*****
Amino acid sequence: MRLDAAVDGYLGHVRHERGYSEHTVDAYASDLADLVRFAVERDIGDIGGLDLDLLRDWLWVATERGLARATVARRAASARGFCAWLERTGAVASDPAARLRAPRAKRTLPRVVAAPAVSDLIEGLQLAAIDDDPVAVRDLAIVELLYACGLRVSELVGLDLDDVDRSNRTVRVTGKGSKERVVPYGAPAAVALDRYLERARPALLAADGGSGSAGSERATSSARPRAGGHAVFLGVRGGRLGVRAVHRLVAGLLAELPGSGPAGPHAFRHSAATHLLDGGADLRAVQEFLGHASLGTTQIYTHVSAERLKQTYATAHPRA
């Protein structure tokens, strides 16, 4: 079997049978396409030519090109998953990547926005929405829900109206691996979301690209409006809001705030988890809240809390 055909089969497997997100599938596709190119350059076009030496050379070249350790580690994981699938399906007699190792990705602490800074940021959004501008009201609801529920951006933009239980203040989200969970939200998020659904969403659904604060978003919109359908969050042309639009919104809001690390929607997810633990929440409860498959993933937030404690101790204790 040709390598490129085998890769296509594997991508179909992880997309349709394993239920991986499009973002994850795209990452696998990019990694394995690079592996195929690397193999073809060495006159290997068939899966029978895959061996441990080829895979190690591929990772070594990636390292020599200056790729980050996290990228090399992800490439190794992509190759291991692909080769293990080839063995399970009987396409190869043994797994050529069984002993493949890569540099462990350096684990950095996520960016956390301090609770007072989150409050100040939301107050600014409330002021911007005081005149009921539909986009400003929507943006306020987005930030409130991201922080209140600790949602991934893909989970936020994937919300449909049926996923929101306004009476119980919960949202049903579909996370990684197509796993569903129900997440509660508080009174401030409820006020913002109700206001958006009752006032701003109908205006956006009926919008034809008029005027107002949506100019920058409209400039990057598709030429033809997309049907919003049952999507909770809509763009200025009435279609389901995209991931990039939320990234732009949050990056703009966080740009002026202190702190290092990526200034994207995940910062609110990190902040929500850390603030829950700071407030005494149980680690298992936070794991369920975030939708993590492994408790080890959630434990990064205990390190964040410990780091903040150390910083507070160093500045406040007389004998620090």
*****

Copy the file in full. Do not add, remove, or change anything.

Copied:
Amino acid sequence: MRLDAAVDGYLGHVRHERGYSEHTVDAYASDLADLVRFAVERDIGDIGGLDLDLLRDWLWVATERGLARATVARRAASARGFCAWLERTGAVASDPAARLRAPRAKRTLPRVVAAPAVSDLIEGLQLAAIDDDPVAVRDLAIVELLYACGLRVSELVGLDLDDVDRSNRTVRVTGKGSKERVVPYGAPAAVALDRYLERARPALLAADGGSGSAGSERATSSARPRAGGHAVFLGVRGGRLGVRAVHRLVAGLLAELPGSGPAGPHAFRHSAATHLLDGGADLRAVQEFLGHASLGTTQIYTHVSAERLKQTYATAHPRA
């Protein structure tokens, strides 16, 4: 079997049978396409030519090109998953990547926005929405829900109206691996979301690209409006809001705030988890809240809390 055909089969497997997100599938596709190119350059076009030496050379070249350790580690994981699938399906007699190792990705602490800074940021959004501008009201609801529920951006933009239980203040989200969970939200998020659904969403659904604060978003919109359908969050042309639009919104809001690390929607997810633990929440409860498959993933937030404690101790204790 040709390598490129085998890769296509594997991508179909992880997309349709394993239920991986499009973002994850795209990452696998990019990694394995690079592996195929690397193999073809060495006159290997068939899966029978895959061996441990080829895979190690591929990772070594990636390292020599200056790729980050996290990228090399992800490439190794992509190759291991692909080769293990080839063995399970009987396409190869043994797994050529069984002993493949890569540099462990350096684990950095996520960016956390301090609770007072989150409050100040939301107050600014409330002021911007005081005149009921539909986009400003929507943006306020987005930030409130991201922080209140600790949602991934893909989970936020994937919300449909049926996923929101306004009476119980919960949202049903579909996370990684197509796993569903129900997440509660508080009174401030409820006020913002109700206001958006009752006032701003109908205006956006009926919008034809008029005027107002949506100019920058409209400039990057598709030429033809997309049907919003049952999507909770809509763009200025009435279609389901995209991931990039939320990234732009949050990056703009966080740009002026202190702190290092990526200034994207995940910062609110990190902040929500850390603030829950700071407030005494149980680690298992936070794991369920975030939708993590492994408790080890959630434990990064205990390190964040410990780091903040150390910083507070160093500045406040007389004998620090």